The University of Sydney will lower entrance requirements for some Chinese applicants to boost international enrolments and attract the top students who do not choose to study in Australia.
Those who have achieved a highest rank in the GaoKao China National Education Entrance Examination will no longer have to take foundation studies to enrol in undergraduate degrees, if they meet the highest English speaking requirements, the university announced this week.
Initiated by the business school, the decree is effective immediately to abolish barriers to the brightest students coming here, said Professor Tyrone Carlin, acting dean at the University of Sydney business school.
”Many of the top students – if they weren’t exercising their right to go to one of China’s top institutions – they were often going to the US or other jurisdictions where there was a direct admissions pathway for exceptional students,” he said.
Candidates must have an International English Language Testing Score score of seven or above: IELTS has a scale of 9 for the most proficient and 1 for the least. If they satisfy any other admissions requirements, ”the academic board of the university has taken a view that it would be sensible and appropriate to open a pathway to these students”, Professor Carlin said.
The president of the Council for International Students in Australia, Arfa Noor, said the initiative was welcome and many incoming students would adapt easily without passing foundation courses.
”The education in China is so competitive. A lot of what they’re studying here in Australia they’ve already studied in high school school already, so it’s very repetitive. Our studies are a bit more aggressive than the education system in Australia so we would have studied a lot of these things before already.”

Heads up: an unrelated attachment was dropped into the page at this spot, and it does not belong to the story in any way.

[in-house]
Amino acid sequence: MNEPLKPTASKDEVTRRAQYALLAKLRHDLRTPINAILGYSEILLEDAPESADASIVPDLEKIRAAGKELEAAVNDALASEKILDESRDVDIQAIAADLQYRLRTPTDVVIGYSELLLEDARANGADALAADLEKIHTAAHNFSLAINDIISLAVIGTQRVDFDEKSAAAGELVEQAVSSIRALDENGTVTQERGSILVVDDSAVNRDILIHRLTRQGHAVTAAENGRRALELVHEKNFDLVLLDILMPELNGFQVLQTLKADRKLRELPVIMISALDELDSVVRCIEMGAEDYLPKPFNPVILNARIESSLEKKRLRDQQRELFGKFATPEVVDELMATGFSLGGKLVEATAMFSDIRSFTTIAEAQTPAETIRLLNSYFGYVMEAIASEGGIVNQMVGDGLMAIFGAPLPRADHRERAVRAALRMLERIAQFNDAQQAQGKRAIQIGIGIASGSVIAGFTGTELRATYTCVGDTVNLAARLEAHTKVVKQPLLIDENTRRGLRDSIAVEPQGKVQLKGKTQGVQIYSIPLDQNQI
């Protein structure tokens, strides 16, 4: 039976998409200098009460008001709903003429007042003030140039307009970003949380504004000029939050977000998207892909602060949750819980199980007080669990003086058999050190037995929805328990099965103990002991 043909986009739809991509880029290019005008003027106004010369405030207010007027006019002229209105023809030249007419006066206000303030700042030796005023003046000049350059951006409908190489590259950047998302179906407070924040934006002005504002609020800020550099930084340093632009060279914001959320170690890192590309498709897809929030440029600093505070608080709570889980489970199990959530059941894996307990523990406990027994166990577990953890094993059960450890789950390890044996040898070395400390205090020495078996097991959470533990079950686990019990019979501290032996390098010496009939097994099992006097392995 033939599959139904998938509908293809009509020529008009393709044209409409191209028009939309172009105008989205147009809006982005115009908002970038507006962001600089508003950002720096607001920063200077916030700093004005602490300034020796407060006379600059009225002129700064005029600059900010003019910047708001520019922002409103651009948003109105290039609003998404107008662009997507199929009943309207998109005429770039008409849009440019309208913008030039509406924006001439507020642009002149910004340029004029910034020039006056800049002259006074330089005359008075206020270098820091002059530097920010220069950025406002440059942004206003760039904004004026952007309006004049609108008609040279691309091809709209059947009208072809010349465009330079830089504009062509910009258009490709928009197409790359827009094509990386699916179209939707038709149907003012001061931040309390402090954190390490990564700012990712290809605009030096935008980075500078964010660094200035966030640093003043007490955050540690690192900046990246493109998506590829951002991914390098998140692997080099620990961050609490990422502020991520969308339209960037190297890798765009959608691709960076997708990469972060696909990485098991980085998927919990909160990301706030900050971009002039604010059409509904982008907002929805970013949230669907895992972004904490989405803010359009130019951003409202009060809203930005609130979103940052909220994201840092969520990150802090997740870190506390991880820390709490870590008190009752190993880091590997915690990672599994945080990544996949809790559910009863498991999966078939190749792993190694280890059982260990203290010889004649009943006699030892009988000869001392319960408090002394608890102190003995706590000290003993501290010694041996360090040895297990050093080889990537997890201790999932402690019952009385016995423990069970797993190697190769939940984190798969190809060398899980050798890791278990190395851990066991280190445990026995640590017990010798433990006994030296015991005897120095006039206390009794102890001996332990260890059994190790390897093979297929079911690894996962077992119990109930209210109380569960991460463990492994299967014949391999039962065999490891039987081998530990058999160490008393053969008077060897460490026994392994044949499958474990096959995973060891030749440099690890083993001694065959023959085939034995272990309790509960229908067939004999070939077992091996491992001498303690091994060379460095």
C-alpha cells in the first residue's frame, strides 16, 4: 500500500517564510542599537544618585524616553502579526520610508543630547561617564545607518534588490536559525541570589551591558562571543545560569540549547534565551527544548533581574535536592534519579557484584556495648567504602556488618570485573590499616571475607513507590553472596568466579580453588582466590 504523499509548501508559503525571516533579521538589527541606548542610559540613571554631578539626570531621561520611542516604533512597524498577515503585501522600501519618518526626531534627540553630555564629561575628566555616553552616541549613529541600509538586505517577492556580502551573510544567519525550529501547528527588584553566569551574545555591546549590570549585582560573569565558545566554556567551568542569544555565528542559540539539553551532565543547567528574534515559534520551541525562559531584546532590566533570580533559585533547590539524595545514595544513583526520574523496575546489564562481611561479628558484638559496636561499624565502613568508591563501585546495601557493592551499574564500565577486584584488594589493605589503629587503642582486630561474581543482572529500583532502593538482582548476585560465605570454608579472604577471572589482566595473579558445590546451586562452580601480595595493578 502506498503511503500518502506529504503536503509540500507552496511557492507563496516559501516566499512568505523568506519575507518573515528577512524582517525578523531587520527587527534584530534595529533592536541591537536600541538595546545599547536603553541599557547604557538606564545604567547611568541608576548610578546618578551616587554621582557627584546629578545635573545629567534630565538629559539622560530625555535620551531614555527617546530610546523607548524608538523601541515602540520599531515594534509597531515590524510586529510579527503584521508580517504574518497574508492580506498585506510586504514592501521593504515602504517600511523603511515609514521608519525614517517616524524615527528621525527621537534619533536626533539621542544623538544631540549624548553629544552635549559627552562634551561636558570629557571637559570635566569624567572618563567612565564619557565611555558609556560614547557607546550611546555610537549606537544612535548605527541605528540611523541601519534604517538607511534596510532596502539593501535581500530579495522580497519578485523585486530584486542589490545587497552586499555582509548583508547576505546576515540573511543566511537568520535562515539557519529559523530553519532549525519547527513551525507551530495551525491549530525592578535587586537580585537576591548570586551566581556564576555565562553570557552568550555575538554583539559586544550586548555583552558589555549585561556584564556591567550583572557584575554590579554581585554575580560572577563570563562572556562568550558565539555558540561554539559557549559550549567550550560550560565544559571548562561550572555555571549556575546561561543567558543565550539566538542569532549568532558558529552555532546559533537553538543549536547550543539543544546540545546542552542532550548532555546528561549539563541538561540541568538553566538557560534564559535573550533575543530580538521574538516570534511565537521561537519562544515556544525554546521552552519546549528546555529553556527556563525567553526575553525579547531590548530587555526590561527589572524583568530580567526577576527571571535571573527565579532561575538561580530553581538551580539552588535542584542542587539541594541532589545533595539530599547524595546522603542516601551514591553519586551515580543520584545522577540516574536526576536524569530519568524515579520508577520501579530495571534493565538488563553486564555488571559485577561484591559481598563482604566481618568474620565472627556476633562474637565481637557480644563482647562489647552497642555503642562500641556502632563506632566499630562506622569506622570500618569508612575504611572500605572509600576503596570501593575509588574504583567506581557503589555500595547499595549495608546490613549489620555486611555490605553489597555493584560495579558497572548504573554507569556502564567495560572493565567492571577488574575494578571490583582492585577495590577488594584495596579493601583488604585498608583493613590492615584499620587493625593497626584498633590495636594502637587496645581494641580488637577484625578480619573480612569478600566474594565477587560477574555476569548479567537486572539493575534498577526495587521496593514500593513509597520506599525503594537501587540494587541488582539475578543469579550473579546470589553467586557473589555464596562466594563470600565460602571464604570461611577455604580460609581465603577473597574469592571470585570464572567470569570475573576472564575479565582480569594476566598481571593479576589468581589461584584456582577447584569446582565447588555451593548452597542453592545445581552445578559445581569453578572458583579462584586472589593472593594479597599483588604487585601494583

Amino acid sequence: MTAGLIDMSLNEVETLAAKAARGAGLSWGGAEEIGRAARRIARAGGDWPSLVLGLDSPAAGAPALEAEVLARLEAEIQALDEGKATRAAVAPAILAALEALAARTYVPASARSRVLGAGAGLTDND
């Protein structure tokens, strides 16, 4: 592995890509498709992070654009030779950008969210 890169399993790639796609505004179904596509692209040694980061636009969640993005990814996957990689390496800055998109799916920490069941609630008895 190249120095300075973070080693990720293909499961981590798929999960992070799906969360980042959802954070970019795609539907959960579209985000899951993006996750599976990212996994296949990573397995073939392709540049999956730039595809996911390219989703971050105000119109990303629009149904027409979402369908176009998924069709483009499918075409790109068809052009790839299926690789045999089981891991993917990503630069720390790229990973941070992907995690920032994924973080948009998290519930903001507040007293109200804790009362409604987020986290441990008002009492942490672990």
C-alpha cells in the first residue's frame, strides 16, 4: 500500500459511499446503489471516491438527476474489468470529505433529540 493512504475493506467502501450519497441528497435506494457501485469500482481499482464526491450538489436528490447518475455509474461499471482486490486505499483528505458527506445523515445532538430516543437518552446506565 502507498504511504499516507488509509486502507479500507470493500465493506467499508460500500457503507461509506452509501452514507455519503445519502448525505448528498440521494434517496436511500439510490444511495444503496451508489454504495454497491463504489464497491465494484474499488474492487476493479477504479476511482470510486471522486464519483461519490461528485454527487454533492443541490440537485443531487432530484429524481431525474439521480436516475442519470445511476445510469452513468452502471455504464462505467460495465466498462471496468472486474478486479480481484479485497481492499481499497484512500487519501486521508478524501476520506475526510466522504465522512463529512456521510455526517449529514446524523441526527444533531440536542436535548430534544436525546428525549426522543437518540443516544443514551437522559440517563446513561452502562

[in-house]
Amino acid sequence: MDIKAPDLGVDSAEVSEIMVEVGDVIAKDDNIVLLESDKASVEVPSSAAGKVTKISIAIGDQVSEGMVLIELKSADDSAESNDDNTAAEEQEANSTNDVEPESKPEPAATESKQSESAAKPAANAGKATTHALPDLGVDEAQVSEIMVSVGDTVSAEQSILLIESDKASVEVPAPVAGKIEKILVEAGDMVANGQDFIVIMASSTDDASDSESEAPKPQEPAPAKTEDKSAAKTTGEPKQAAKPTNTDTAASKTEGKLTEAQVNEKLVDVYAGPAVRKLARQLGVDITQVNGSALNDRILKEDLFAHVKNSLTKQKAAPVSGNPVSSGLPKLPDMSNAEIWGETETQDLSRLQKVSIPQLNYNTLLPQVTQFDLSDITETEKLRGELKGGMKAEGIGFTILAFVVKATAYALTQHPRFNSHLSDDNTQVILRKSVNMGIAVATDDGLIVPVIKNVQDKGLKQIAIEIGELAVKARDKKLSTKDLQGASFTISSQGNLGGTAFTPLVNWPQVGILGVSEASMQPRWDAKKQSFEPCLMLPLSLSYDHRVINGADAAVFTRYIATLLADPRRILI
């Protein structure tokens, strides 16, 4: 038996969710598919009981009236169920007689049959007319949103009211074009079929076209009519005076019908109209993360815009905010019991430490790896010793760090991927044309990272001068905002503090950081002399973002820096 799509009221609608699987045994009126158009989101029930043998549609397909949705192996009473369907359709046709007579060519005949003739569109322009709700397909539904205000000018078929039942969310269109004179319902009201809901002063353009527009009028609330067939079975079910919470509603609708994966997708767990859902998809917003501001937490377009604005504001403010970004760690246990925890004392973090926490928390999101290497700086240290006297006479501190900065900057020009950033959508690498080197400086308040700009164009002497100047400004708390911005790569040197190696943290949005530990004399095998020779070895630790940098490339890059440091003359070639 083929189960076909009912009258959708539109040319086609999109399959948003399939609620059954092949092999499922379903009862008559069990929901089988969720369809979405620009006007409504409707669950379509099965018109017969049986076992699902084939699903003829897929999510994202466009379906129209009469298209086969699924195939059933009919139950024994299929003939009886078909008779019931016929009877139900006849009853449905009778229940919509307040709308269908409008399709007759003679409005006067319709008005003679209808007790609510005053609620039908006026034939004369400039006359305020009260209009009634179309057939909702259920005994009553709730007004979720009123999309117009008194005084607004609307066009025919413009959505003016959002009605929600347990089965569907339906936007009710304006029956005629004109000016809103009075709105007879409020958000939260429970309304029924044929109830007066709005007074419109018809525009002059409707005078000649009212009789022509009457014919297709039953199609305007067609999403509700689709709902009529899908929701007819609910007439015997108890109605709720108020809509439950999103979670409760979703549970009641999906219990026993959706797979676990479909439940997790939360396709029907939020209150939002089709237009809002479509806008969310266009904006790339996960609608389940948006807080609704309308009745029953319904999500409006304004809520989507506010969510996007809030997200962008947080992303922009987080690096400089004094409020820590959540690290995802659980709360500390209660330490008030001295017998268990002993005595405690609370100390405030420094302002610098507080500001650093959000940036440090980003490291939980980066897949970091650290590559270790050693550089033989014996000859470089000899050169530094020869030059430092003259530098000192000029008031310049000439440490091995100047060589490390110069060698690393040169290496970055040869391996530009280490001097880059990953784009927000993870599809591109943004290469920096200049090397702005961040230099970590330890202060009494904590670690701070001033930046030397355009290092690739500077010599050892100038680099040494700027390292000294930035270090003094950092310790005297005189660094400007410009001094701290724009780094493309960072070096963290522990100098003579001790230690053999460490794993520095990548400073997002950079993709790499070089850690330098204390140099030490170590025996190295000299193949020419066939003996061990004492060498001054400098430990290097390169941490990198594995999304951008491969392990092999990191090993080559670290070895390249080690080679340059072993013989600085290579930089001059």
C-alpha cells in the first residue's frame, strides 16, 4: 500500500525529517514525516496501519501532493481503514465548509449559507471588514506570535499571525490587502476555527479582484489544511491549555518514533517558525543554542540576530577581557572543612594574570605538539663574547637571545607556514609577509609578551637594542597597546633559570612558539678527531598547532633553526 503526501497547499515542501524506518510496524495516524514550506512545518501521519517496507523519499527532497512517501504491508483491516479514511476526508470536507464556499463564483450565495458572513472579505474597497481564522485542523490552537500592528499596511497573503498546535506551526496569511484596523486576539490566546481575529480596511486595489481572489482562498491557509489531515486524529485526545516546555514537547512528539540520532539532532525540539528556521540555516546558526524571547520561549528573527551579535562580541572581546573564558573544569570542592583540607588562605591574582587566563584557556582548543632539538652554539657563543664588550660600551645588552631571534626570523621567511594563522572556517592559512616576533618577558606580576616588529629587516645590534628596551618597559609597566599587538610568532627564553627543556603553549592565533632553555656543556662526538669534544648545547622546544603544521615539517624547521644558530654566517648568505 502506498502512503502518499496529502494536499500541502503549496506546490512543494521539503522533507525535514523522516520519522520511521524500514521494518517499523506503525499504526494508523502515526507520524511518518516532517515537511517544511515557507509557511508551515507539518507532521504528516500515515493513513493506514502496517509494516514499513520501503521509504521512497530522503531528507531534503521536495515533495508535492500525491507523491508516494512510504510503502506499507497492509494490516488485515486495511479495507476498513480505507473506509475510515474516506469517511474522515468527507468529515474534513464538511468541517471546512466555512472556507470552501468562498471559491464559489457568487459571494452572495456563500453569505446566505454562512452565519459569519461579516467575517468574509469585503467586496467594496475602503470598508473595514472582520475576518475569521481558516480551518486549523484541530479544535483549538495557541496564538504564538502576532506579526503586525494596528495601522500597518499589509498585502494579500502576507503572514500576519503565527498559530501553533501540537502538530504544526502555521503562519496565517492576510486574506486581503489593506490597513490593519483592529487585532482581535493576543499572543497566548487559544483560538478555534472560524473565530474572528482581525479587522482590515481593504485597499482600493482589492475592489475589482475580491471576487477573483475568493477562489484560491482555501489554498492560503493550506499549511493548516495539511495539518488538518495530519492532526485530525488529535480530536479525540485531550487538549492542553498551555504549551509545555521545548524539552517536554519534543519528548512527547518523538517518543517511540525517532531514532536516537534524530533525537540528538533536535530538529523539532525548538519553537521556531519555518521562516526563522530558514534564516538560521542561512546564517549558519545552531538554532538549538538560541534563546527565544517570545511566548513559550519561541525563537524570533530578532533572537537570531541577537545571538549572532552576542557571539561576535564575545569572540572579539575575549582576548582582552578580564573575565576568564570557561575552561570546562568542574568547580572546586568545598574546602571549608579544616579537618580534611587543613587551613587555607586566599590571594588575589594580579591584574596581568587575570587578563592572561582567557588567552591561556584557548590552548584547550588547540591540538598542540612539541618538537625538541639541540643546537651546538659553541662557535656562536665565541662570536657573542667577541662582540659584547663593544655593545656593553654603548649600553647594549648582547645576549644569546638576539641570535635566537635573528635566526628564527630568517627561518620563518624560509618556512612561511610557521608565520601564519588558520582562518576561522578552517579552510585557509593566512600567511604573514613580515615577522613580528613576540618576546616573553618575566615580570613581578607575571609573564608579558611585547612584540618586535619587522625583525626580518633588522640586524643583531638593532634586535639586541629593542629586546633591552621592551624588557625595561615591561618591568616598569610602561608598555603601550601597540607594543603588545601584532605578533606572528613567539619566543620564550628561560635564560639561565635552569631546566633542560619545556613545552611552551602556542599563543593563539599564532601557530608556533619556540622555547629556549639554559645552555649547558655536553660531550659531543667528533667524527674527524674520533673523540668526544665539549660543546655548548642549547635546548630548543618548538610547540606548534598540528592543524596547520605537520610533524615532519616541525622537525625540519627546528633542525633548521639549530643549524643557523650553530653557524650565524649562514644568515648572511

Education is Australia’s third largest export and was worth $16.3 billion in 2010-11, but the sector is feeling the pinch from a sharp drop in foreign students.
Sydney University has been developing a special relationship with China, last year opening a China Studies Centre, and hopes to capitalise on its burgeoning student population.
Professor Carlin said the intention was not a numerical target to import students. ”It’s predicated on putting our foot forward and saying this is all about quality of students,” he said.
Chinese students who come to Australia were settling for second or third best, said Greg McCarthy, head of social sciences at the University of Adelaide, and were opting to study in their own country, Britain or the US.
Tertiary education lagged in Australia, unlike its regional neighbours where the top universities quickly outstrip ours in world research and teaching rankings, Professor McCarthy told a conference yesterday hosted by the National Tertiary Education Union, at Sydney University.
He said Asian countries targeted the rich and middle class, and international students would regard Australia as a lower quality alternative.
While recognising the importance of foreign students to the economy, Ms Noor told the conference Australia should stop treating them as a commodity. Educators need to provide a better experience, rather than just taking their money and providing no real support, she said.